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Welcome to The Spa Shoppe’s first blog! This will be a blog aimed at teaching hot tub, and pool owners how to get the most out of their hot tubs, and pools. We will discuss everything from water chemistry (and why it’s important), to proper maintenance (with the least amount of work), to troubleshooting problems (and how to prevent them from happening). I thought I’d start out by talking about something that everyone wants to know, how to save money on your hot tub’s monthly hydro bill.

Fixing Leaks

Most hot tubs today are fairly well insulated when new; however foam hot tub insulation and covers can become waterlogged and lose effectiveness over time. If you notice a leak be sure to get it fixed as soon as possible. You’re losing water that you’ve already paid to heat and have to replace it with cold water that you have to then pay to heat. Once the leak has been fixed be sure to also remove and replace any insulation that has become saturated. Foam insulation works by heating the air bubbles within the insulation. If it gets wet and those air bubbles become water bubbles it loses most of it’s insulating value.

Covers

For that same reason you should replace your hot tub covers as they become saturated. When buying a new hot tub cover check to make sure it has a “full foam” or “full hinge” seal. This is a piece of foam that runs the entire width of the cover and is designed to insulate the center of the cover when the cover is closed. Without this you will only have a thin piece of vinyl insulating the hot tub between the two foam sides of the cover.

Thermal image of the centre of a hot tub
cover without a full hinge sealer.

Programing Your Filtration

Check your owner’s manual to see if your hot tub allows you to control it’s filtration cycles. Most newer hot tubs will allow for at least some degree of controllability over the start time and run time of the hot tubs filtration. Program your hot tub to only run mid day, or overnight to avoid peak energy rates; most hot tubs will only need to run 8-12 hours a day to properly filter the water with average use. Some hot tubs now allow you to program each day to run differently to account for the different peak energy times on weekends.

Note: Some hot tubs that use a circulation pump to filter the water are designed to run for 24hrs a day and shouldn’t be changed. Check your owner’s manual for more information.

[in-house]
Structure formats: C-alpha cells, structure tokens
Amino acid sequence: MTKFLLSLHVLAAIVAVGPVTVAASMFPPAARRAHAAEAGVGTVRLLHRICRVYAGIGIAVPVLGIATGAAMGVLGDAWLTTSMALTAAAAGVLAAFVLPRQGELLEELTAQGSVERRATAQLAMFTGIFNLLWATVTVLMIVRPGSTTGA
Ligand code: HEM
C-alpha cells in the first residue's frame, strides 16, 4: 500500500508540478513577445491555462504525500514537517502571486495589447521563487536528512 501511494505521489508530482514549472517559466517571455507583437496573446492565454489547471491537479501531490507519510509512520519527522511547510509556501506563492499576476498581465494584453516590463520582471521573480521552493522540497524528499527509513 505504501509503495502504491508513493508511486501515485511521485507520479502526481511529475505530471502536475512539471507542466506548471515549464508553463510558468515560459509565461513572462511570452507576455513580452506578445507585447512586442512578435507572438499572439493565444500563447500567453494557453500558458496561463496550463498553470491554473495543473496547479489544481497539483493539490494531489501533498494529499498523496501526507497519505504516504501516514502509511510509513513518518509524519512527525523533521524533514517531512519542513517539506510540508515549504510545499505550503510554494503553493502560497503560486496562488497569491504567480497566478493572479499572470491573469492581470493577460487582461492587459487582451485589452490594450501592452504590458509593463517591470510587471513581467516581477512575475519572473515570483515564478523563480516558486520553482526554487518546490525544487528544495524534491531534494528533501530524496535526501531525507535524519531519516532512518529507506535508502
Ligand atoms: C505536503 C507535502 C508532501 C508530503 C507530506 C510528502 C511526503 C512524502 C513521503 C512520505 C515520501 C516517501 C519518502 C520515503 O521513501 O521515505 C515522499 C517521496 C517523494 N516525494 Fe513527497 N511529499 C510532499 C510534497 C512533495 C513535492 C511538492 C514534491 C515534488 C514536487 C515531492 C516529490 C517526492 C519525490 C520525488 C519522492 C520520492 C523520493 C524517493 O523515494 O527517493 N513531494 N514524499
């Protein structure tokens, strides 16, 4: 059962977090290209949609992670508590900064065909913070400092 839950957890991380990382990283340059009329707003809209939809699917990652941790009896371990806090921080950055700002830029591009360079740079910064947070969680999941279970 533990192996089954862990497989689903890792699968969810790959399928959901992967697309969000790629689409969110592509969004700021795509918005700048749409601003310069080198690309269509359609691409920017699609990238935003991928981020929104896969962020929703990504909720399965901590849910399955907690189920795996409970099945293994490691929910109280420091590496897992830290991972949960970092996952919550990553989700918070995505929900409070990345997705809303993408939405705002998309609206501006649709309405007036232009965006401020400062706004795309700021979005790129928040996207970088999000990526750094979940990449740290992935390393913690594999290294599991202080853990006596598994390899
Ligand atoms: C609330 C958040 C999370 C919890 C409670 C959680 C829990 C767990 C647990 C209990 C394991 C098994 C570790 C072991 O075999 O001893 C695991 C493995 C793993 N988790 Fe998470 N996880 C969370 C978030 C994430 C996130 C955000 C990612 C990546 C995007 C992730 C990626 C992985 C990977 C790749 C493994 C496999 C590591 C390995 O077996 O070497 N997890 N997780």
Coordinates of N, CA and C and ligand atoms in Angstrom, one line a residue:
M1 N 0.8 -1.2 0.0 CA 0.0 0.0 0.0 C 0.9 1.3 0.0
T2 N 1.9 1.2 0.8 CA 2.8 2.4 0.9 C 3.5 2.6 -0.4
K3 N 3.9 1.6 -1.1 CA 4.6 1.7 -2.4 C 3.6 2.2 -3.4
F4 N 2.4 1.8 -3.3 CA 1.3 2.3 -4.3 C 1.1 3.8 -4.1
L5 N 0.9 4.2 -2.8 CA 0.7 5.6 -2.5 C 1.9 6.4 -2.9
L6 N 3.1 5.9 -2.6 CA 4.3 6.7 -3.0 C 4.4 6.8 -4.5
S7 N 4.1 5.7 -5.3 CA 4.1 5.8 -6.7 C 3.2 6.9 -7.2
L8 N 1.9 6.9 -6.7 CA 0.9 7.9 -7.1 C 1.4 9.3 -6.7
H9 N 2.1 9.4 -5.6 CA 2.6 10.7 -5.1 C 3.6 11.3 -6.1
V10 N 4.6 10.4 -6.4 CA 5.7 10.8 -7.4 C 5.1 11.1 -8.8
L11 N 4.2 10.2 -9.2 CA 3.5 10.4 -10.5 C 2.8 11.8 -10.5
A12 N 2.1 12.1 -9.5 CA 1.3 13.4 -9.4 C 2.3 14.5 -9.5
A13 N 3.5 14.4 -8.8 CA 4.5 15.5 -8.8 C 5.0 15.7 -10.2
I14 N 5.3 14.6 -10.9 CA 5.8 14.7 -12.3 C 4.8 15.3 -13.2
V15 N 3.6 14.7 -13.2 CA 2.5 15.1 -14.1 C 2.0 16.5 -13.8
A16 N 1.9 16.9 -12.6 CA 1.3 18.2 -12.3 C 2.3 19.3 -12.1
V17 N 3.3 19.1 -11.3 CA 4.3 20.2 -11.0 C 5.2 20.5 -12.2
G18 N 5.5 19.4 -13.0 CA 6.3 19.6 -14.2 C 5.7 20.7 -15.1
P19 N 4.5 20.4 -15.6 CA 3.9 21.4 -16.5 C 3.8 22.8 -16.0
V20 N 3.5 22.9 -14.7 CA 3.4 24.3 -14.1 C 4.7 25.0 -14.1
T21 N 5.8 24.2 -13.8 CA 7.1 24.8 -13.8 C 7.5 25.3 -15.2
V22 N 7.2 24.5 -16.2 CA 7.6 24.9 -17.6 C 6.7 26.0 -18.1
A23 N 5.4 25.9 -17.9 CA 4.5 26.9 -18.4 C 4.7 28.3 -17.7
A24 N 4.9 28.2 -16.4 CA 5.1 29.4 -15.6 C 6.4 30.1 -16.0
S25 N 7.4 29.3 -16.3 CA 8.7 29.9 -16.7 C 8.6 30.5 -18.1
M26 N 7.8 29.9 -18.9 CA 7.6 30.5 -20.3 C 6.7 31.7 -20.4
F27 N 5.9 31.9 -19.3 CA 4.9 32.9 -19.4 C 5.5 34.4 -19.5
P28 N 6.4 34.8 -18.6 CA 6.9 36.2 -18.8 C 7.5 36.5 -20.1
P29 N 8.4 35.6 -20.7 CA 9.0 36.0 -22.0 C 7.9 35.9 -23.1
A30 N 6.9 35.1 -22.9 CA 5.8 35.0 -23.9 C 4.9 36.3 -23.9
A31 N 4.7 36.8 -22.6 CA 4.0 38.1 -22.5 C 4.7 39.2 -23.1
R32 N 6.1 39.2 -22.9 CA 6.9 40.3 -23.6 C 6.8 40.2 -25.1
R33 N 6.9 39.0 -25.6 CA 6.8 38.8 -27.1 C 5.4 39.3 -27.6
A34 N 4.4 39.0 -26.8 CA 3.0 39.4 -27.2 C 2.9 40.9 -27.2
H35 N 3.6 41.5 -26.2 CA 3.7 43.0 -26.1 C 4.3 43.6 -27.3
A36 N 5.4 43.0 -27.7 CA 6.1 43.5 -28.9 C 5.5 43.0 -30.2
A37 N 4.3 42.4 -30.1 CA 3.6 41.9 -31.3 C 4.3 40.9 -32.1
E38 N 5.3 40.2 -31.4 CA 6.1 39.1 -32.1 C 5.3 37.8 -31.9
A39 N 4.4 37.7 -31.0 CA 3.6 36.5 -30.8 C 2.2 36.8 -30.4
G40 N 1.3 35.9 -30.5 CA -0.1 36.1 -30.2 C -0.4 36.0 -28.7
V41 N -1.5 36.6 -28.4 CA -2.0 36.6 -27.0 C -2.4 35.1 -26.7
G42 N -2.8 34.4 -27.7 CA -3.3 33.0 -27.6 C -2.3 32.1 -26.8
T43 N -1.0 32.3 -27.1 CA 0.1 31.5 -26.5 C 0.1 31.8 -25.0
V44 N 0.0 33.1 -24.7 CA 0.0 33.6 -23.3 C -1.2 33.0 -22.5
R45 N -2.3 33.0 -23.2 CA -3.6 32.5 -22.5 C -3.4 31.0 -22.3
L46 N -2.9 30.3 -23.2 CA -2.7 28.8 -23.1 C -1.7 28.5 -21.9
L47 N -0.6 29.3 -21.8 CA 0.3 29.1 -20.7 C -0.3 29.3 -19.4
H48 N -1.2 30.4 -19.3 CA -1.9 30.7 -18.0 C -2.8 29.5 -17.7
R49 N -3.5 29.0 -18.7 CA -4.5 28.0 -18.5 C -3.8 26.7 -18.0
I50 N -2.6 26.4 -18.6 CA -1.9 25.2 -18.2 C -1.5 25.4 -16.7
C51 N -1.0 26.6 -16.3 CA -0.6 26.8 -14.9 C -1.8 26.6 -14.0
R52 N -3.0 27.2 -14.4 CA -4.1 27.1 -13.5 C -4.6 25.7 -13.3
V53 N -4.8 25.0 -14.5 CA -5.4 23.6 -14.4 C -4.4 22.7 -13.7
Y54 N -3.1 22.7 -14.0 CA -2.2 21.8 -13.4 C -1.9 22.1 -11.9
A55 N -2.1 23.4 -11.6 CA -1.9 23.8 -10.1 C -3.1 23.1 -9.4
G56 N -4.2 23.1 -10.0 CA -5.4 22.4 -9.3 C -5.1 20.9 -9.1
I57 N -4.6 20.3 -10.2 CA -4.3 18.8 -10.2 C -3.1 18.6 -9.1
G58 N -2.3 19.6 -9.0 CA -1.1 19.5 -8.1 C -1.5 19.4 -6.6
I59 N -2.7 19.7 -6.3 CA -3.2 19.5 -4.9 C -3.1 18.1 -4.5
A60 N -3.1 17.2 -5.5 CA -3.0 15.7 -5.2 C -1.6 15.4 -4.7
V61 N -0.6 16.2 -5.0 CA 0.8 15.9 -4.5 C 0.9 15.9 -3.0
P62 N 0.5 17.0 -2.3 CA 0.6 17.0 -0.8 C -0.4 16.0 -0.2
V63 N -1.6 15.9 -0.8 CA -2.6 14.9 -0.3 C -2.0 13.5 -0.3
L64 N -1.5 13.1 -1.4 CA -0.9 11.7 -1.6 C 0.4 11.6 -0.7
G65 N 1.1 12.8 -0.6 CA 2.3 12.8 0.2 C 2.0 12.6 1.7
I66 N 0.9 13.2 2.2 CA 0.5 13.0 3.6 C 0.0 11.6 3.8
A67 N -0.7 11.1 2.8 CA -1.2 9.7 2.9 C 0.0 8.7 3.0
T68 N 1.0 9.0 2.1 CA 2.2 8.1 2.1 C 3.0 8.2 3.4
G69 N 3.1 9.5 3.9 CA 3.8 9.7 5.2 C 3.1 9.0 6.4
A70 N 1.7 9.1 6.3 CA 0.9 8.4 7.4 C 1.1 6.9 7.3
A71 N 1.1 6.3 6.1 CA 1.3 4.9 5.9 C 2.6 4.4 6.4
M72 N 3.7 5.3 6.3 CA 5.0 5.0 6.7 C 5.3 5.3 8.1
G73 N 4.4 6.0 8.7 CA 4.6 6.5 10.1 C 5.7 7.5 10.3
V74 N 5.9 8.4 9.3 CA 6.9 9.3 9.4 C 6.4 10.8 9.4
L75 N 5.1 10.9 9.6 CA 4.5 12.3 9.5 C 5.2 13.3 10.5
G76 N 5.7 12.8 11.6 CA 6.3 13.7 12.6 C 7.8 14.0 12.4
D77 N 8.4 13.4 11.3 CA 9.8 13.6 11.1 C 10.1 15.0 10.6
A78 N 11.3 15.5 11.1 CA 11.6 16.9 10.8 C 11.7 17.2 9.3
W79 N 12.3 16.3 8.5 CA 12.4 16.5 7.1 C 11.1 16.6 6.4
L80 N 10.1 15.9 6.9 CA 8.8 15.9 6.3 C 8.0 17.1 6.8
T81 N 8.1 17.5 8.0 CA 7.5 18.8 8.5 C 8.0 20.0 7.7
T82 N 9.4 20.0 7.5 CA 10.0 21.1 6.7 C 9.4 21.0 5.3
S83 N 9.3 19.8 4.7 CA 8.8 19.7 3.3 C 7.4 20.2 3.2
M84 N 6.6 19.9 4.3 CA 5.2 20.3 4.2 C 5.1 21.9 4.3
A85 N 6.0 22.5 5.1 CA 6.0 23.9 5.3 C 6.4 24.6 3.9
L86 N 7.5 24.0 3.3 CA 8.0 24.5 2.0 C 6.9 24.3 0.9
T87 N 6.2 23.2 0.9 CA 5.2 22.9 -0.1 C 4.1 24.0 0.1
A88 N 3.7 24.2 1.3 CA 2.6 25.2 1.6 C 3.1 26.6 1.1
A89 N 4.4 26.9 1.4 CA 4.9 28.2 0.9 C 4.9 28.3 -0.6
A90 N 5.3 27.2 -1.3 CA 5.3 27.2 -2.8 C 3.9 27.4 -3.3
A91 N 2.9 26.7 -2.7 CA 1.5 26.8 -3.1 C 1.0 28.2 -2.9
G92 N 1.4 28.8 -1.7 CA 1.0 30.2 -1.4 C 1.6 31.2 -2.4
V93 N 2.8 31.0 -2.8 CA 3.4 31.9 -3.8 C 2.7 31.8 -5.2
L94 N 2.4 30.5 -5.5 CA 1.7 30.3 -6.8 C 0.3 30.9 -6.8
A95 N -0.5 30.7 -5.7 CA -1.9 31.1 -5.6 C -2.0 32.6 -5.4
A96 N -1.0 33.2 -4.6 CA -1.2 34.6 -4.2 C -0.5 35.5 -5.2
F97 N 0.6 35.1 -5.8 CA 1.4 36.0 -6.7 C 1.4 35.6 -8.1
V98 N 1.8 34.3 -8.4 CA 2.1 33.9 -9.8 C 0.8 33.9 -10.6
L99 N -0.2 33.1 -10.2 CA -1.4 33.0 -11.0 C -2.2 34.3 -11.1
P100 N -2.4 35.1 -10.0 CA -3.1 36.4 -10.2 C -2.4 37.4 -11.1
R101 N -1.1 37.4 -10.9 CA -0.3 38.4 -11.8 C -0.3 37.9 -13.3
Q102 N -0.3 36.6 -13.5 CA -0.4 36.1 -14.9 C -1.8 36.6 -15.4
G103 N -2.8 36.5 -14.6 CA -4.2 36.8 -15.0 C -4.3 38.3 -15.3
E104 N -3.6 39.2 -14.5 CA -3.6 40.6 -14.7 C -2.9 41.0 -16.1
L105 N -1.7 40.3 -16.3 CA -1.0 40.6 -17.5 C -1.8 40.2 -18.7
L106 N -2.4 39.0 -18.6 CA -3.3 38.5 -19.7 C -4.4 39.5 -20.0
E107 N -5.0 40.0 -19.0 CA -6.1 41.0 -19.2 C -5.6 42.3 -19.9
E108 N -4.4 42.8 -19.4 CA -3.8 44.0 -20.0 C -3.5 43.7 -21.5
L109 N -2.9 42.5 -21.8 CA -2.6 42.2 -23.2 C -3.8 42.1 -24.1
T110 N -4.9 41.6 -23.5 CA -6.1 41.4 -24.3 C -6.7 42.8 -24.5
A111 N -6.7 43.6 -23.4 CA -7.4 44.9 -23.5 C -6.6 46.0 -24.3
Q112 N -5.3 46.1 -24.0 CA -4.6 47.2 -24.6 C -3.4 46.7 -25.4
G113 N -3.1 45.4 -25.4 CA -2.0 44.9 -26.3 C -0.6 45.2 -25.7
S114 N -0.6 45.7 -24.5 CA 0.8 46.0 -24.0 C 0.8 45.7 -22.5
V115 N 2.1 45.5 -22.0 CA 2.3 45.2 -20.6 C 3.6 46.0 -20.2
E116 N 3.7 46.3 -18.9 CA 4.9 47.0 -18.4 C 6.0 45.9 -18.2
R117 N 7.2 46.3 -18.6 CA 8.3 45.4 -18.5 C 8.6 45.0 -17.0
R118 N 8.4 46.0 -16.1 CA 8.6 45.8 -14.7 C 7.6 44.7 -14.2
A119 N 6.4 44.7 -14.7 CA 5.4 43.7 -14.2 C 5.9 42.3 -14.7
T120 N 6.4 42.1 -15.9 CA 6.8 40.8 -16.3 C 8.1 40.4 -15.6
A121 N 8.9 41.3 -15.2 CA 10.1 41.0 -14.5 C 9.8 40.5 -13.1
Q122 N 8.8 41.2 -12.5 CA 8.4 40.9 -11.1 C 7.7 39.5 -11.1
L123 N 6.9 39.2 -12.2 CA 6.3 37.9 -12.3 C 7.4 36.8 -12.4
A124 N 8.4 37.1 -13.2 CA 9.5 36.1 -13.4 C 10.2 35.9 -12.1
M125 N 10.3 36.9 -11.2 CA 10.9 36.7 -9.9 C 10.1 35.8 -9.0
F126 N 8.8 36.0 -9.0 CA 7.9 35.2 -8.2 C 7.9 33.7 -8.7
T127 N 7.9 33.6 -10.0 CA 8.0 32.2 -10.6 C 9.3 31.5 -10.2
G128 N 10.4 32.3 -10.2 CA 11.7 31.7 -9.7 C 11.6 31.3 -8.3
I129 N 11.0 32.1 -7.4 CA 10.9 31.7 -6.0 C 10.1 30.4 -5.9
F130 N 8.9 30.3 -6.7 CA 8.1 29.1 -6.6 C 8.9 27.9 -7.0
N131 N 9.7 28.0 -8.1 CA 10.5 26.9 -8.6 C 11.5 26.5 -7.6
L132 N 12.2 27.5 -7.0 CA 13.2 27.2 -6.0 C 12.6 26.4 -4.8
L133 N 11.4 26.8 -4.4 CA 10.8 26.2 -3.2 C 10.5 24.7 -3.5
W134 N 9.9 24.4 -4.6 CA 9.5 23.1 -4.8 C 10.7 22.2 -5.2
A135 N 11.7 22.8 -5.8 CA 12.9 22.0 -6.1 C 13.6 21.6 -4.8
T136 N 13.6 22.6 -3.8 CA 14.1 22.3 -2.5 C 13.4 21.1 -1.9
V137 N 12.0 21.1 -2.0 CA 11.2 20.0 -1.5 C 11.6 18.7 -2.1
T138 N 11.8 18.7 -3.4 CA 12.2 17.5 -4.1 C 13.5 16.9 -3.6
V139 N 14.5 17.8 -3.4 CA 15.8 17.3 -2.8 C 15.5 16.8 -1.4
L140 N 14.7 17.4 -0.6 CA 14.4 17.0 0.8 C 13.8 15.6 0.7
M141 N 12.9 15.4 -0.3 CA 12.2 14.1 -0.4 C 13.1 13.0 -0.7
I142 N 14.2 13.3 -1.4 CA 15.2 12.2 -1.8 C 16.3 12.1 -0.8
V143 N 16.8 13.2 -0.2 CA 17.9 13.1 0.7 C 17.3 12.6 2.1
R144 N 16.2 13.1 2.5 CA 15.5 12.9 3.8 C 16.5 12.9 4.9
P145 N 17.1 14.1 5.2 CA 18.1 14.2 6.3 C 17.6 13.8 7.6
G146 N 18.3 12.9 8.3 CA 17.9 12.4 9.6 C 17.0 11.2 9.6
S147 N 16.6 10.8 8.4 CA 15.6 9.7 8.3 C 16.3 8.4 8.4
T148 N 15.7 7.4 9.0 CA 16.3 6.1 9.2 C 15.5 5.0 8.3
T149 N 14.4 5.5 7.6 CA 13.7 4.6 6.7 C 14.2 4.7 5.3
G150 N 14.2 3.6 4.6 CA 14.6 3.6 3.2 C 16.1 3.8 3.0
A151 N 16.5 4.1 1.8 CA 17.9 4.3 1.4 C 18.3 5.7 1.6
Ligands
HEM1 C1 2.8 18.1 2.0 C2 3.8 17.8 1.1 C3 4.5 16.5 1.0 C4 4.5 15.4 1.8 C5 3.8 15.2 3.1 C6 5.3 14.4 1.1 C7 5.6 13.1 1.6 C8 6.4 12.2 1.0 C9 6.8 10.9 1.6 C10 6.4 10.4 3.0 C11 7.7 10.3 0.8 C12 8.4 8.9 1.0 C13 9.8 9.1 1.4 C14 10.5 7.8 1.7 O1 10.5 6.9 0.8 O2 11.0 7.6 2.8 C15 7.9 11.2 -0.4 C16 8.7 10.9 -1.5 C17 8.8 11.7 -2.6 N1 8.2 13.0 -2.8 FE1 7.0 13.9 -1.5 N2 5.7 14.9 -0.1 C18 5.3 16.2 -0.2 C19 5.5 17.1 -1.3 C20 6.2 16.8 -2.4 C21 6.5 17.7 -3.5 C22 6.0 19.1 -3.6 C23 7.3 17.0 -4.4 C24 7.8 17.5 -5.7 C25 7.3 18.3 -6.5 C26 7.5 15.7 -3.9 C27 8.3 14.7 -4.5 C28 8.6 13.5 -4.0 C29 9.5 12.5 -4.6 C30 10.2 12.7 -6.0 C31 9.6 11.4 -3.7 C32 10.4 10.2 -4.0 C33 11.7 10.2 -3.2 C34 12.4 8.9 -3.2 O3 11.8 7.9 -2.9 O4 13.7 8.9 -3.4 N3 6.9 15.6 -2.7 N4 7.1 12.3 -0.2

Economy Mode

If you’re going on vacation, or just won’t be using your hot tub for a few days check to see if you can set to economy mode. This will drop the set temperature 10-20 degrees, and only heat the water on a filtration cycle. Some manufacturers even have preset programs that allow will automatically switch between economy mode during the week and standard mode during the weekend if you are a weekend only user.

Note: Economy mode should only be used if you are not planning on using the hot tub for two or more days, any less than that and it is more efficient to keep it at a set temperature. You can instead lower the set temperature by 2 degrees. Even a 2 degree drop can make a big difference in the energy consumption of a hot tub.

Miscellaneous

  • Clean or replace dirty filters. A dirty filter doesn’t allow water to pass through it as easily as a clean filter does; making the pumps work harder to keep up.
  • Shut your air controls off when you’re not using the hot tub. The air that is added will cool down the water and cause your heater to work harder to keep up.
  • Make sure to lock your cover clips when you’re not using the hot tub. These clips help to keep the cover firmly closed; without them the cover can be lifted by the wind, or from positive air pressure building up under the cover if your air controls are left open. This will allow heat to escape. If your clips are broken you can buy replacement clips from your local hot tub store.
  • You can install a floating thermal blanket that sits on the hot tub water; adding another layer of insulation and slowing evaporation. If you have a well insulated hot tub a significant amount of the overall heat loss will come through evaporation.

While going out and buying a new, state of the art, energy efficient hot tub is still the best way to ensure you’re spending the lowest amount possible on your hot tub, it’s not always practical to do so. As you can see there are still many ways you can save alot of money with your exisiting hot tub. Even small things like lowering your temperature by one or two degrees, or reprogramming your hot tub’s filtration to run on off-peak times can make a large difference on your monthly energy bill.

If you have any more questions about how to save money on your new or used hot tub give us a call at 905-666-5333. If you found this helpful share it with your friends and family on Facebook, Google +, or Pinterest. You can also like us on Facebook ( https://www.facebook.com/TheSpaShoppe ) or follow us on Twitter (@thespashoppe) to get notified when new blog entries are posted. Do you own a pool as well? Check out our entry for how to spend less on the maintenance of your pool.